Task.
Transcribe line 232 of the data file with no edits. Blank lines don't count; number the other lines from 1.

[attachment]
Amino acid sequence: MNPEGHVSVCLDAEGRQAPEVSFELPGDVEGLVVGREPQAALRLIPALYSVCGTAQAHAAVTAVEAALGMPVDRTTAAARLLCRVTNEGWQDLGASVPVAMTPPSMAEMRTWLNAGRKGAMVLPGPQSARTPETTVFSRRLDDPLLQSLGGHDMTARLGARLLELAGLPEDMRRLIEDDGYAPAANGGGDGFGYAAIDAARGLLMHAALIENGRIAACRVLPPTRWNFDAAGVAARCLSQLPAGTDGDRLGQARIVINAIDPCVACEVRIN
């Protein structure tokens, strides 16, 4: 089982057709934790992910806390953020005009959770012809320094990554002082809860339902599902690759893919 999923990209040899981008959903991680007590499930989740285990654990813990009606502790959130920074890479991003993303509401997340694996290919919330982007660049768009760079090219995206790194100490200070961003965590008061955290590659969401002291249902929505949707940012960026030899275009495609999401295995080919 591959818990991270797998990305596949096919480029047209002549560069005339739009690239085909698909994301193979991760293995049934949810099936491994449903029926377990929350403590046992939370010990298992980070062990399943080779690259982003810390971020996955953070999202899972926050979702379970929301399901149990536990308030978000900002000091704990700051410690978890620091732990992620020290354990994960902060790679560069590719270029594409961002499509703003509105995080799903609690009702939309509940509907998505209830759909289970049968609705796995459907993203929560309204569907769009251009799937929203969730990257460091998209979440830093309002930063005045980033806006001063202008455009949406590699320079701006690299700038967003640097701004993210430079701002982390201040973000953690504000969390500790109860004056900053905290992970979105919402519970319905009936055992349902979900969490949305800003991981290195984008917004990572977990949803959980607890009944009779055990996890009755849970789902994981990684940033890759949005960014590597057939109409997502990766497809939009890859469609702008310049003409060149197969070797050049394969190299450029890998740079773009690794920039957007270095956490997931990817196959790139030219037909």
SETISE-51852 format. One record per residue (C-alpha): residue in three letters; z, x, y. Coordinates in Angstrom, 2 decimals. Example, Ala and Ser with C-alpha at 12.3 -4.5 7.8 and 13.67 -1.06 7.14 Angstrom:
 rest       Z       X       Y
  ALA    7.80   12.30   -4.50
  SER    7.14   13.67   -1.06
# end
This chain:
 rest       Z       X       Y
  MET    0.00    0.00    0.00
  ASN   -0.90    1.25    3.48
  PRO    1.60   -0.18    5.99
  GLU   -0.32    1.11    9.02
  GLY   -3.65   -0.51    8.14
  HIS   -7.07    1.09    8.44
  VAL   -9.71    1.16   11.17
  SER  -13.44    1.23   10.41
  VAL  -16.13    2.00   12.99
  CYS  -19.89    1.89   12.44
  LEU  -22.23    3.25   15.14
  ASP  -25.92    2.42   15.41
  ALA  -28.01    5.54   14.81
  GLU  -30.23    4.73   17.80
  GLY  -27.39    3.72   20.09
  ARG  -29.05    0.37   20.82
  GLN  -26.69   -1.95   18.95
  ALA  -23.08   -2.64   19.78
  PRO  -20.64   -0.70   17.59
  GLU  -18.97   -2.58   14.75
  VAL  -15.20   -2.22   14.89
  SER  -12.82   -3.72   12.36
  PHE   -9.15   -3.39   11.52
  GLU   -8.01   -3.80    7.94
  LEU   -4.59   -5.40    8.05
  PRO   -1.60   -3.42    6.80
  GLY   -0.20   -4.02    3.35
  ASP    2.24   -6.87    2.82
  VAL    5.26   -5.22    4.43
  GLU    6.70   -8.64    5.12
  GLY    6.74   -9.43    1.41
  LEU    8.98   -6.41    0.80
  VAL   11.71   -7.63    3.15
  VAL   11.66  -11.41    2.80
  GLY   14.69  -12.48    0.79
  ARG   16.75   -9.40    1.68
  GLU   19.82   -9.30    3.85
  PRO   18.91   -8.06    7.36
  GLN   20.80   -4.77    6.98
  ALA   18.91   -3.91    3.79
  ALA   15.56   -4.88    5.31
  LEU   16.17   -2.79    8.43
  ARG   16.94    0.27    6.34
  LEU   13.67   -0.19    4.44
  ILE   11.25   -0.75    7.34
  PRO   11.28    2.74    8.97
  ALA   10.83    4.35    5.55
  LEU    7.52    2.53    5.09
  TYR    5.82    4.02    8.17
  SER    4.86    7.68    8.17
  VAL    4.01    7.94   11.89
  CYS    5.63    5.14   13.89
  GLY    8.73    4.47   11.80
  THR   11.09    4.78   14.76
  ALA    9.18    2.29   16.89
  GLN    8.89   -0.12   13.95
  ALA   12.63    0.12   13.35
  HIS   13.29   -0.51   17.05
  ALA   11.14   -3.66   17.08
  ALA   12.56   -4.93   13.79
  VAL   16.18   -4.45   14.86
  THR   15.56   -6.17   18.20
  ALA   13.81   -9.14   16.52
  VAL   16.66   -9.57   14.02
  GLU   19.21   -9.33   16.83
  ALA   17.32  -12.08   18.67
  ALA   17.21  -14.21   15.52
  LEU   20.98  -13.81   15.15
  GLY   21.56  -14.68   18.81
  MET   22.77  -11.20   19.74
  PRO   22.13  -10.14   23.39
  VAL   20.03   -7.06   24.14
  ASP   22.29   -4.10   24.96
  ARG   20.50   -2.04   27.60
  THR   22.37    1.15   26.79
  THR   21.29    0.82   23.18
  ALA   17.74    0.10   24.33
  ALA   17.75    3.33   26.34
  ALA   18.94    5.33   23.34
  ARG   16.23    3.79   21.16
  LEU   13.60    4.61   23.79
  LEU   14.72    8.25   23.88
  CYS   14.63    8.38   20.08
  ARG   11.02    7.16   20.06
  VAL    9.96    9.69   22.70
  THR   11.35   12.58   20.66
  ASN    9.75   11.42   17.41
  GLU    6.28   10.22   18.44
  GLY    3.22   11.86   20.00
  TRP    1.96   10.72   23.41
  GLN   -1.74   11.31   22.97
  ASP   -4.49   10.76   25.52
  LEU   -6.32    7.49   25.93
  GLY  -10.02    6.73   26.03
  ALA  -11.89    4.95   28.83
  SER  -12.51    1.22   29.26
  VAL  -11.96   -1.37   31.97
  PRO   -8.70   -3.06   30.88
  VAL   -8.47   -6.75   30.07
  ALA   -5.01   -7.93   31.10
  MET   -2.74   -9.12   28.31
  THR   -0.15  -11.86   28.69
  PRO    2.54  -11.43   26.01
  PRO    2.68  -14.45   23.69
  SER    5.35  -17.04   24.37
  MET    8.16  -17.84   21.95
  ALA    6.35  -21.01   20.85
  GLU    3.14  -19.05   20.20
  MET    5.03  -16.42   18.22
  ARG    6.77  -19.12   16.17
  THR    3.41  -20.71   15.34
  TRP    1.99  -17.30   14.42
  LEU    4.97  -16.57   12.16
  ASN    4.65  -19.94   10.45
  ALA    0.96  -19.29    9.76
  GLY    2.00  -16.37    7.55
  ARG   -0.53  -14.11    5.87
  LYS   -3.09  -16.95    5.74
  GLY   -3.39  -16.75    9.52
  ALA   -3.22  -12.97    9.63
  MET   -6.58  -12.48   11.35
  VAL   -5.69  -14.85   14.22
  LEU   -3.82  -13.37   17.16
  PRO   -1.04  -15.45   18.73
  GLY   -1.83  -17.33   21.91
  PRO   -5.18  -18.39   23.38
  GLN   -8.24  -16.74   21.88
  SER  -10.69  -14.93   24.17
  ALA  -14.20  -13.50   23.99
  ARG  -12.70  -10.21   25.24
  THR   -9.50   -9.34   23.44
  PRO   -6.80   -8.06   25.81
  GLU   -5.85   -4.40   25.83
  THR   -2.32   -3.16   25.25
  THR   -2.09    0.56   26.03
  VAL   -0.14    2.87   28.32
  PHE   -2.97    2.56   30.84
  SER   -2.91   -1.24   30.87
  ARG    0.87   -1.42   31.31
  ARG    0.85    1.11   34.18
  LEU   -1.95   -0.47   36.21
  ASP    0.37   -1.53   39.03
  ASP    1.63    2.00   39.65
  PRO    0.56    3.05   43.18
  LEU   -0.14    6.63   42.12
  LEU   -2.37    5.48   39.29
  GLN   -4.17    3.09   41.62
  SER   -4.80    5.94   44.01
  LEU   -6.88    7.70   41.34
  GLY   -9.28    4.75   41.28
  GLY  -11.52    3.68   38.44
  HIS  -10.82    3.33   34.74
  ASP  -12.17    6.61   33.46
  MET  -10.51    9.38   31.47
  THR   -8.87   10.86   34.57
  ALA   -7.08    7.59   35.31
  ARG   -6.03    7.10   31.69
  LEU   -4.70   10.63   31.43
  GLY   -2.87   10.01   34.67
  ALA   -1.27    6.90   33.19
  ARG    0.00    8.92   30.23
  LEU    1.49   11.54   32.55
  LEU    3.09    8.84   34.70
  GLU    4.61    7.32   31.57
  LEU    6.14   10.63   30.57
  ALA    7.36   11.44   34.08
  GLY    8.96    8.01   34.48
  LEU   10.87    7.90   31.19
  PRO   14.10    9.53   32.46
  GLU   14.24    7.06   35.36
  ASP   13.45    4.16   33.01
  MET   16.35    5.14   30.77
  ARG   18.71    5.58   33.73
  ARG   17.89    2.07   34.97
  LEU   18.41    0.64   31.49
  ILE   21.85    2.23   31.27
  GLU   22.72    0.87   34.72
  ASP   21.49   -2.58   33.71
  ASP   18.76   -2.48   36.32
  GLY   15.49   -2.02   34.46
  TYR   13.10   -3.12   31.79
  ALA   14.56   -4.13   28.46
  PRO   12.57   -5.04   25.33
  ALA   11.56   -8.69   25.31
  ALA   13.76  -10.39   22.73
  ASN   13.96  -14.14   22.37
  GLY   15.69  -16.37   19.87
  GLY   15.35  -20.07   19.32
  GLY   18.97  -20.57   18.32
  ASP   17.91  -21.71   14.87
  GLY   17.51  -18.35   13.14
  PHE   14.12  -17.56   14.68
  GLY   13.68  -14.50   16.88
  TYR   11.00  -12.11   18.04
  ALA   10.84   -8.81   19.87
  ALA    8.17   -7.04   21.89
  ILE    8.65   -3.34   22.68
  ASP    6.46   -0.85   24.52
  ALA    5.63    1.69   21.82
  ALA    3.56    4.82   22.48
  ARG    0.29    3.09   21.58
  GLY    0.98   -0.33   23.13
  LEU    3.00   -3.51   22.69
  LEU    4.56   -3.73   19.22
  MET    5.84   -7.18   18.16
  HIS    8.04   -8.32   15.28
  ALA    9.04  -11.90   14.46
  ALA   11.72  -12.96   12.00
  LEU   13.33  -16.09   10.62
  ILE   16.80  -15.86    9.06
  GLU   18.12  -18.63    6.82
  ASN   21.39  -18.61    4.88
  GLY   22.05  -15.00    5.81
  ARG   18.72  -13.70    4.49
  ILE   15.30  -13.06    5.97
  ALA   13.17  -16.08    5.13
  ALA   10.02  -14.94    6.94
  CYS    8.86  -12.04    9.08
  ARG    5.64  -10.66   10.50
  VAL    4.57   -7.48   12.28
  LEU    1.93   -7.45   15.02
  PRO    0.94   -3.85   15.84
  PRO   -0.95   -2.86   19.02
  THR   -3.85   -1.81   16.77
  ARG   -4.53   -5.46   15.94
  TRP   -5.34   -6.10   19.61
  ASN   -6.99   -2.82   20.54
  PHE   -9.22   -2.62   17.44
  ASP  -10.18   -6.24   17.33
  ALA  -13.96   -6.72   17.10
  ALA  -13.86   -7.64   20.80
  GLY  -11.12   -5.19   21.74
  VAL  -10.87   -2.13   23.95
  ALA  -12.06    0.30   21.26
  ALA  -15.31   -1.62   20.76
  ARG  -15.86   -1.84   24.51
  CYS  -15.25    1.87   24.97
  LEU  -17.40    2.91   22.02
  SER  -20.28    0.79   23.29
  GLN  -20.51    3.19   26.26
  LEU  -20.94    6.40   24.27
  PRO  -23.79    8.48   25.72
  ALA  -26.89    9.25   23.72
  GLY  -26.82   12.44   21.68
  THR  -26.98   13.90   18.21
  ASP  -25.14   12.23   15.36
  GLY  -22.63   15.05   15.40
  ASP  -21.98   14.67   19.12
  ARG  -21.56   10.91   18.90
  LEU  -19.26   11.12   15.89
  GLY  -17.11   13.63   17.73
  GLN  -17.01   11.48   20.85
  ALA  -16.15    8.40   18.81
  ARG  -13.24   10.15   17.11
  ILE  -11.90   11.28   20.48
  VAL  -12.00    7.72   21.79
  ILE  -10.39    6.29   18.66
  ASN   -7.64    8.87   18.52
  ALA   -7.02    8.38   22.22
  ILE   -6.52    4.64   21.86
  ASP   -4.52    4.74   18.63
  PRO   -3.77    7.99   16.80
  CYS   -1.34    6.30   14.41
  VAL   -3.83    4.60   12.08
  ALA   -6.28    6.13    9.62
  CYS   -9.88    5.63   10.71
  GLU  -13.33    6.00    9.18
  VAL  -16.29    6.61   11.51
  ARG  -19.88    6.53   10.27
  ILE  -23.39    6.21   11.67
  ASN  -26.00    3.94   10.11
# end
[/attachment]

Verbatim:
  PRO   -0.95   -2.86   19.02